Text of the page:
July 15th, 2013, 08:42 AM
Unable to understand one line of code.
I am unable to understand the meaning of the following one line of code.
- The code is from one book named "Fundamental of Embedded software by D.W.Lewis" on page number 44 example number 3-1. It is about displaying the size and range of C integer types.
I am not writing the full code here. In gist it is macro definition of function and the following line is bit confusing for me.
I am not writing the whole code because I think I have written the necessary things here.
#define RANGE(type, name)
type minival, maxval, bits;
bits = 1;
bit = 1;
while (bit <<= 1) bits++; /* <-- Here is the confusion I am unable to understand particular this one "<<=". I know its bitwise left shift operator but unable to get the meaning. */
thanking you in advance.
July 15th, 2013, 09:19 AM
What's bit? I don't see it declared anywhere.
Assuming bit is either unsigned int or unsigned char, what is it that you don't understand?
It is customary to write that statement on two lines for readability:
Was that it?
while (bit <<= 1)
Is it bit <<= 1 ?
It's just like writing
n += 42;
, which is equivalent to
n = n + 42;
Was that it?
When the last 1-bit gets shifted out of bit, then its value will be zero, which is false, while will drop it out of the loop.
Was that it?
Is your question what that's supposed to accomplish? Given that bit was initialized to 1, bit won't become zero until that 1 has been shifted out, so I'm guessing that it's to count the sizeof whatever type bit was declared as, which we do not know.
OK, I can't waste any more time with guessing games.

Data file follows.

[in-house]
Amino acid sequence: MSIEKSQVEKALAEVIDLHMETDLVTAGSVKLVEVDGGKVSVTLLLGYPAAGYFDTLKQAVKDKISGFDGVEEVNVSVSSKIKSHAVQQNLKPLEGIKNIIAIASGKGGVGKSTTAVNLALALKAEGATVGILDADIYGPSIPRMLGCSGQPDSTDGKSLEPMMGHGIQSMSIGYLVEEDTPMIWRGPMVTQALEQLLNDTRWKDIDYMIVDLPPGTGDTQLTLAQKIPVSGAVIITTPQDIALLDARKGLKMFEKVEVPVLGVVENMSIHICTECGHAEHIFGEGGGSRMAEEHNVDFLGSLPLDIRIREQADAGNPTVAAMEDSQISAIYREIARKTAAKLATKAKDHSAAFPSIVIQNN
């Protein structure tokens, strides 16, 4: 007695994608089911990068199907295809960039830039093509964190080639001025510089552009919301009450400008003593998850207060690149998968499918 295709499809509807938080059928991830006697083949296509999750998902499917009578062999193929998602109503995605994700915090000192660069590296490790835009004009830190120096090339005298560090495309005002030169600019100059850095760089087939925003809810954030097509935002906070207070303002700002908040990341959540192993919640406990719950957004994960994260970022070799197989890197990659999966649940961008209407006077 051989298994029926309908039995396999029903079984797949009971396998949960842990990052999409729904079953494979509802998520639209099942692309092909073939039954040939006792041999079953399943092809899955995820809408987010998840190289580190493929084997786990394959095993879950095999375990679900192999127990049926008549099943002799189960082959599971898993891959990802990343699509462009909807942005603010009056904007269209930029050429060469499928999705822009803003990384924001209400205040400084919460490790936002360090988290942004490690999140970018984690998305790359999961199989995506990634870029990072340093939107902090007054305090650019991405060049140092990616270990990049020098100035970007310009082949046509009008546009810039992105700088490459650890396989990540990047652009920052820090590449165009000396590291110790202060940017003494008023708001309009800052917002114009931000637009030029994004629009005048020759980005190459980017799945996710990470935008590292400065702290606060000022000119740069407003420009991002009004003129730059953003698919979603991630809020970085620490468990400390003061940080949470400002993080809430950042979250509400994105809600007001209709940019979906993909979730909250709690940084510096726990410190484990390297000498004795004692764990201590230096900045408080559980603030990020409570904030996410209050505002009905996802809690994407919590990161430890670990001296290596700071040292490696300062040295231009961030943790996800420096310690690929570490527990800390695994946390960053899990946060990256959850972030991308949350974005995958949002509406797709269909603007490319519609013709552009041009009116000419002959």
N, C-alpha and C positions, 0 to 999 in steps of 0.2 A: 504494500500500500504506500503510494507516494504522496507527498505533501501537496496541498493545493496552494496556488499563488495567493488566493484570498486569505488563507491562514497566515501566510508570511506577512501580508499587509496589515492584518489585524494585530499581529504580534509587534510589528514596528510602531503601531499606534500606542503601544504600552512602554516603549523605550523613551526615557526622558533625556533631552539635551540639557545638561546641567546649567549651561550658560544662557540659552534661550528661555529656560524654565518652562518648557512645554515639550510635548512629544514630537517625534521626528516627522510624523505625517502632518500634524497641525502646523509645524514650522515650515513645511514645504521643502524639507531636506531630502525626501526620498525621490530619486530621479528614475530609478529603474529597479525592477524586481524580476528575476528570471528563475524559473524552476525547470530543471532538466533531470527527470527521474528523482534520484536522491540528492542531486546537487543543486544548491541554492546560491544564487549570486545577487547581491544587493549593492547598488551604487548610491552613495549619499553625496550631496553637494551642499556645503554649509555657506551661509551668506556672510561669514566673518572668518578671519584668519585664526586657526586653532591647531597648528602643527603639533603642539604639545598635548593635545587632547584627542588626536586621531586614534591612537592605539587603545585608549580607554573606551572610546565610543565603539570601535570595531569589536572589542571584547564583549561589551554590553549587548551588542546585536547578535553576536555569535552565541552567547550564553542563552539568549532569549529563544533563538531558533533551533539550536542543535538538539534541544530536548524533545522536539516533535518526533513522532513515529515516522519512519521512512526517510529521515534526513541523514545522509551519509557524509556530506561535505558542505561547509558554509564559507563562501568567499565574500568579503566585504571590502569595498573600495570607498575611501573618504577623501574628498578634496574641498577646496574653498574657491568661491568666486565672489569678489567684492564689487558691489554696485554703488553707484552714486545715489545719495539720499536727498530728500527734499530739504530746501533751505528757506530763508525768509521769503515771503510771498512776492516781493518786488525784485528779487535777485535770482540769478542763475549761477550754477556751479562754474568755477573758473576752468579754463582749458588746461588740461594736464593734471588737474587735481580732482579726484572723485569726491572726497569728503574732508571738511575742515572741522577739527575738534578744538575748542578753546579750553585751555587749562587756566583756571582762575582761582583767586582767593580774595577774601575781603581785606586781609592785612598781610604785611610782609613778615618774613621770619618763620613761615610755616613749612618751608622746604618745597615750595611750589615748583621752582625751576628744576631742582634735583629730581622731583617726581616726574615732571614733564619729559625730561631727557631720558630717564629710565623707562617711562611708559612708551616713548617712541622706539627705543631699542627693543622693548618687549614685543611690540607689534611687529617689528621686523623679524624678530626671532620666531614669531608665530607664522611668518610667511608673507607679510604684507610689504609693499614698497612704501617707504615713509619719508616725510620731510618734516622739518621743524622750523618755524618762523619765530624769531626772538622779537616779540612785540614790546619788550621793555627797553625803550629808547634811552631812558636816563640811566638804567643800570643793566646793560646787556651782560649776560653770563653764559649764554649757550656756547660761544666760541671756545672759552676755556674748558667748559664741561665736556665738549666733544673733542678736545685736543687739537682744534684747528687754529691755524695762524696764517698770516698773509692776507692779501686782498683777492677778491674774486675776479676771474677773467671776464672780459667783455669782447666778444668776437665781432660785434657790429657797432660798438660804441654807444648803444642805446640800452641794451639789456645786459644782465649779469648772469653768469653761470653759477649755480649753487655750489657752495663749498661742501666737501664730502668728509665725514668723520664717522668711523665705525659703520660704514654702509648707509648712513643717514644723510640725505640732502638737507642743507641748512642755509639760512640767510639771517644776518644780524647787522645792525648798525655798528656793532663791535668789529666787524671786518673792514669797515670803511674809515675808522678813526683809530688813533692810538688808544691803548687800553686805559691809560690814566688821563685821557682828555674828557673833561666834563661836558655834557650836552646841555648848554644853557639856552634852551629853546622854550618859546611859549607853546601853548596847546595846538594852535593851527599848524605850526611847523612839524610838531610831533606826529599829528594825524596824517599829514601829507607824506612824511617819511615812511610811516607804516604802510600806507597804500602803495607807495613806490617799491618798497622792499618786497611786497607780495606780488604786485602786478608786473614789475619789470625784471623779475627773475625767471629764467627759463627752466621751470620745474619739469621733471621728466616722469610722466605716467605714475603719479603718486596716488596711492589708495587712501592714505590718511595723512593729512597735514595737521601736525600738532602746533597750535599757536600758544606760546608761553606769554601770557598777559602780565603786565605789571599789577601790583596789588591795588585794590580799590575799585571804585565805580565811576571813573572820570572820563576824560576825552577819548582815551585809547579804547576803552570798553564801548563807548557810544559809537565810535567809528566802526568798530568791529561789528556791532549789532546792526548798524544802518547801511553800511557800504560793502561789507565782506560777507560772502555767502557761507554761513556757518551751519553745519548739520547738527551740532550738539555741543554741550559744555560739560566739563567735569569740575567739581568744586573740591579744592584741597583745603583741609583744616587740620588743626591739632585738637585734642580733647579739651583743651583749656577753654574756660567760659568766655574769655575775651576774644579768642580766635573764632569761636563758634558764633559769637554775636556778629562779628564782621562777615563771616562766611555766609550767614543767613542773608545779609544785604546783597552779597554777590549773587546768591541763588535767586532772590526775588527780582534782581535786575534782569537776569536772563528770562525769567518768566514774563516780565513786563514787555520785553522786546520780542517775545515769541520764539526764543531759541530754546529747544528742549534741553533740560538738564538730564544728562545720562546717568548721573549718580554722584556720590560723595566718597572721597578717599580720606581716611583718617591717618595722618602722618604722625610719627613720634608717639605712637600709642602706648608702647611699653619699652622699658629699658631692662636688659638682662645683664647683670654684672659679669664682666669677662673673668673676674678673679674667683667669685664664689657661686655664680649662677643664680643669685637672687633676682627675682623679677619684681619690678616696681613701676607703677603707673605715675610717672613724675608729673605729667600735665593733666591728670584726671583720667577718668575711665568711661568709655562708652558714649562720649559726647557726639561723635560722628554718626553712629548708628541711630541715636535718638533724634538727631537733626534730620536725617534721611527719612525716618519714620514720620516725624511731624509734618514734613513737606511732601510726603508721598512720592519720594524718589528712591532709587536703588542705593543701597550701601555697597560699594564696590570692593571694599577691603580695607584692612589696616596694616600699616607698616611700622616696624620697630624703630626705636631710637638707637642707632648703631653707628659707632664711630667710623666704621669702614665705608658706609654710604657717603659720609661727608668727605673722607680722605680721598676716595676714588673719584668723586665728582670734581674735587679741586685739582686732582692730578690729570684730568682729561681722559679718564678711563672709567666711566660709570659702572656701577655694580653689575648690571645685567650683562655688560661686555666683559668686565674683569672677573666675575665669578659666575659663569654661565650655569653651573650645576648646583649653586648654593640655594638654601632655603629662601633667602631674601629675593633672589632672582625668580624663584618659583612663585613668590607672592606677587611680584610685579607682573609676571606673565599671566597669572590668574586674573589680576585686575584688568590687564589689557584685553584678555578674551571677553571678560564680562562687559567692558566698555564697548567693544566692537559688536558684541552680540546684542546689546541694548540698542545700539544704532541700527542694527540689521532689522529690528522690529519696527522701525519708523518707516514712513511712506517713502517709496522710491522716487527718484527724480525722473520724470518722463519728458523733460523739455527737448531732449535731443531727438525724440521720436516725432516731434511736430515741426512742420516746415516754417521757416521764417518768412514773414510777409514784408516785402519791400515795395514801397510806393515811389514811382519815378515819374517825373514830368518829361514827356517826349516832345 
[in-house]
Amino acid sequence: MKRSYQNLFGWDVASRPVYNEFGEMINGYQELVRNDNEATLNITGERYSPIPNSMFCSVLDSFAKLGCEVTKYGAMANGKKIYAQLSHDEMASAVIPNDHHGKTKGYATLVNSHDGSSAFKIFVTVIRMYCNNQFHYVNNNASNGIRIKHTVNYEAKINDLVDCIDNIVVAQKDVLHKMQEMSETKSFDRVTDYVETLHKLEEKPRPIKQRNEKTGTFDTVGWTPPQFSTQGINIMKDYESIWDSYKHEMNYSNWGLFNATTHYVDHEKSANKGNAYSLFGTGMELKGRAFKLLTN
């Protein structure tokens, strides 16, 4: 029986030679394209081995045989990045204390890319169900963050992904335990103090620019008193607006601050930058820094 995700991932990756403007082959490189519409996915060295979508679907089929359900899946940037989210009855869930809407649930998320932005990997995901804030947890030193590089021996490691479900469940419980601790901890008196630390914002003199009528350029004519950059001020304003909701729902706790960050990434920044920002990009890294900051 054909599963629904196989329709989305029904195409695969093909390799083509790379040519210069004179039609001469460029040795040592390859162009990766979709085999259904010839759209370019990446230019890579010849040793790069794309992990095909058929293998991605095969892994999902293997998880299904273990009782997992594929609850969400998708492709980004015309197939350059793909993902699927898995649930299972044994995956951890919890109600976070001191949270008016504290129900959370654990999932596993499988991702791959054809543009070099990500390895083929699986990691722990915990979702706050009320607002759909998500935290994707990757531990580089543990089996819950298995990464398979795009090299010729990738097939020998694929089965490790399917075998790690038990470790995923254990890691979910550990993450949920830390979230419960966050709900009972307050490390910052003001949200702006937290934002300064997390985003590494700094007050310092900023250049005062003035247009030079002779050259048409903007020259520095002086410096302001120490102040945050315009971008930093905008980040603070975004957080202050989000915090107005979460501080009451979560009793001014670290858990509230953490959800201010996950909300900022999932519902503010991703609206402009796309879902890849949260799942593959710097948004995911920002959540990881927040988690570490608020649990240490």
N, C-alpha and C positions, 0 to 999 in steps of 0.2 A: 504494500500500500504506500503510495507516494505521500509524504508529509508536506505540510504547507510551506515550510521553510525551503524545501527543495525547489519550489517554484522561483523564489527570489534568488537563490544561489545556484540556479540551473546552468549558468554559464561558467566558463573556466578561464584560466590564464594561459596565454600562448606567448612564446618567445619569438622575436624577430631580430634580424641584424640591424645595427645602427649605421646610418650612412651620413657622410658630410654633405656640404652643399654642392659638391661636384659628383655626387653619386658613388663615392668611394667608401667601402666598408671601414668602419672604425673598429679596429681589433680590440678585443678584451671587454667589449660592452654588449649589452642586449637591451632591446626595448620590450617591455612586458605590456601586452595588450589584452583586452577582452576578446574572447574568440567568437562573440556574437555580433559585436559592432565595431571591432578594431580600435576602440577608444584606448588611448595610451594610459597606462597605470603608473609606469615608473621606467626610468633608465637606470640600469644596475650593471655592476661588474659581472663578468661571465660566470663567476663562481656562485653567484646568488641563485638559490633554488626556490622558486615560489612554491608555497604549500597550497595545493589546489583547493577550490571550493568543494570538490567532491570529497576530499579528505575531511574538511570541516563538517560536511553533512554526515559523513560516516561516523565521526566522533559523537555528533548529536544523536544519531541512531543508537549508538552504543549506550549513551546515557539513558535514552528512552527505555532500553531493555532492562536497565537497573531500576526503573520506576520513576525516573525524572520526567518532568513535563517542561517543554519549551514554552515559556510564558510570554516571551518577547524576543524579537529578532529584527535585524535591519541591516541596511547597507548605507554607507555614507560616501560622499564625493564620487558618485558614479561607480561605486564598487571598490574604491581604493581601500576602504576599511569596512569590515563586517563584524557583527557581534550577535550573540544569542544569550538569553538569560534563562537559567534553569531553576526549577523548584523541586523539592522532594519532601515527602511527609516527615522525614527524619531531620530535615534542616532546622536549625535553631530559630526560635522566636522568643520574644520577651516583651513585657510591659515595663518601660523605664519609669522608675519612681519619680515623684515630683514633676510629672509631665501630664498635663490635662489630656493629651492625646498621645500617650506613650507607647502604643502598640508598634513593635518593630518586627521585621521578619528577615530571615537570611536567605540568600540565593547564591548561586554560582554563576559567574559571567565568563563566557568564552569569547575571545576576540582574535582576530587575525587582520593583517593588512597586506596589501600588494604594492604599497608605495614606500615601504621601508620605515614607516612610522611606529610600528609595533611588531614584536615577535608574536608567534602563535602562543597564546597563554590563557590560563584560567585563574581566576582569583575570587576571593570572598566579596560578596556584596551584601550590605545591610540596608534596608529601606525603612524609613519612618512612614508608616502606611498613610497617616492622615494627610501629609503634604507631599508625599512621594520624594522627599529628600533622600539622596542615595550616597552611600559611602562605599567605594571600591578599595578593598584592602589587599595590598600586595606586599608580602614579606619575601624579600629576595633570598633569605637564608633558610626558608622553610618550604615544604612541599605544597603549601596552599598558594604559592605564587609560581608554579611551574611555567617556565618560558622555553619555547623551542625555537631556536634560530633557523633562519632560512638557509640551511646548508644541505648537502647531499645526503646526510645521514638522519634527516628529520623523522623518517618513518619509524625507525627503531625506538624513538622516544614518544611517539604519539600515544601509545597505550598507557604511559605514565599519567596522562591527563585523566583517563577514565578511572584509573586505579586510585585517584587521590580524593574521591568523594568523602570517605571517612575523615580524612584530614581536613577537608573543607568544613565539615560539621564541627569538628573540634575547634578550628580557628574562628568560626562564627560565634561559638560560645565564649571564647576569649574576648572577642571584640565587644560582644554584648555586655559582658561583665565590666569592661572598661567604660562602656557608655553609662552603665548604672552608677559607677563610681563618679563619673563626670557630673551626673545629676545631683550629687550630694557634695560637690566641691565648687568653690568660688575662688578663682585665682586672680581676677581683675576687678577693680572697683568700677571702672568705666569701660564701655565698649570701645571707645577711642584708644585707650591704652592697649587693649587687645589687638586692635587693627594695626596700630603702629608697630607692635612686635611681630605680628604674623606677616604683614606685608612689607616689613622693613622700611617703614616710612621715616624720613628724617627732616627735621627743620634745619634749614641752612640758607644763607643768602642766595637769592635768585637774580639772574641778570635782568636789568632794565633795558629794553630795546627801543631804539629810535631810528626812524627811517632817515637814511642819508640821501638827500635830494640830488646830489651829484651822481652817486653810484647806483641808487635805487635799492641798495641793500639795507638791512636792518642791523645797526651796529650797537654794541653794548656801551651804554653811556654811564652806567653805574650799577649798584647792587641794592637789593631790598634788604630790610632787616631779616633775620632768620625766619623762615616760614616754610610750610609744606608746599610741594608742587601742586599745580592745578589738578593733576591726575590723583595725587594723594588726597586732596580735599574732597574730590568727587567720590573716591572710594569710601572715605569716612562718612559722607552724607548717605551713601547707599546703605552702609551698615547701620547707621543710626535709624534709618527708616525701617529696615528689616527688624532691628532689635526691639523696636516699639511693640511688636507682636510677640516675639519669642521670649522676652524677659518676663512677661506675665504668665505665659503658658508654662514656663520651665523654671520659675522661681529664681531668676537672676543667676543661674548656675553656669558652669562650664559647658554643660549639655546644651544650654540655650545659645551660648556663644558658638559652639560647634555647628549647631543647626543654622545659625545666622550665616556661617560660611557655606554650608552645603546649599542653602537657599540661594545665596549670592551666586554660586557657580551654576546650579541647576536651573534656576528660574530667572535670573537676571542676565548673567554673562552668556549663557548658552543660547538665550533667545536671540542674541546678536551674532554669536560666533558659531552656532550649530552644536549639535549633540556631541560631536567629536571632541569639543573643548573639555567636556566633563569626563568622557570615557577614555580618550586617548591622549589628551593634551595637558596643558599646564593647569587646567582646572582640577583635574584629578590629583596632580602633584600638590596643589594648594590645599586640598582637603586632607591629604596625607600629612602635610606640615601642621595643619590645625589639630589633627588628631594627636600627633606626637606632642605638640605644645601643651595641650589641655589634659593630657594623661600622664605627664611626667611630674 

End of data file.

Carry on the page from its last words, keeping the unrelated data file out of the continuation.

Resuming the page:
July 15th, 2013, 11:31 AM
If you are going to post code at least post real code that is syntactically and semantically correct! Ignoring the fact that this is neither a valid macro or function definition, and that you have declared bits twice, I am going to make some assumptions about the real code you did not post.
The variable bits is initialised to 1 (the LSB contains a 1 bit). Regardless of what type is specified by the type macro argument, when bits is shifted left, the LSB is replaced with zero, and the 1 moves up. The loop increments bits until bits becomes zero (when the 1 is shifted out of the integer altogether) , so that when this is the case, bits is equal to the number of bits in type.
All that said the simpler solution is simply:
where CHAR_BIT is defined in the standard header limits.h. sizeof(bits) * CHAR_BIT is a compile time constant so there is no code to execute to determine the number of bits. The point is the compiler already knows the size of data types - you never need code to determine that - entirely pointless.
int bit_count = sizeof(bits) * CHAR_BIT ;
Further limits.h also defines the range of the fundamental integer data types too. Rendering this whole exercise somewhat pointless.
Last edited by clifford; July 15th, 2013 at 11:38 AM.
July 15th, 2013, 11:42 AM
Fine but it should at least be real and accurate code! :rolleyes:
Originally Posted by jaysinhp
You are confused by this code, so by definition are not really qualified to decide what is or is not sufficient. What is so hard about copy & pasting the entire macro verbatim and letting those that know decide what is relevant!?
July 16th, 2013, 09:00 AM
Sorry its typo.Make it clear with the first line of code.
The code is about finding the total number of bits of any variable. Hope this will clear the confusion. The reason for not writing the entire code is I checked twice there is no need to put the whole code here. I am sorry for writing "bits" instead of "bit".
type minval, maxval, bit; /* In the previous code I declared this as "bits" but its typo it is "bit"*/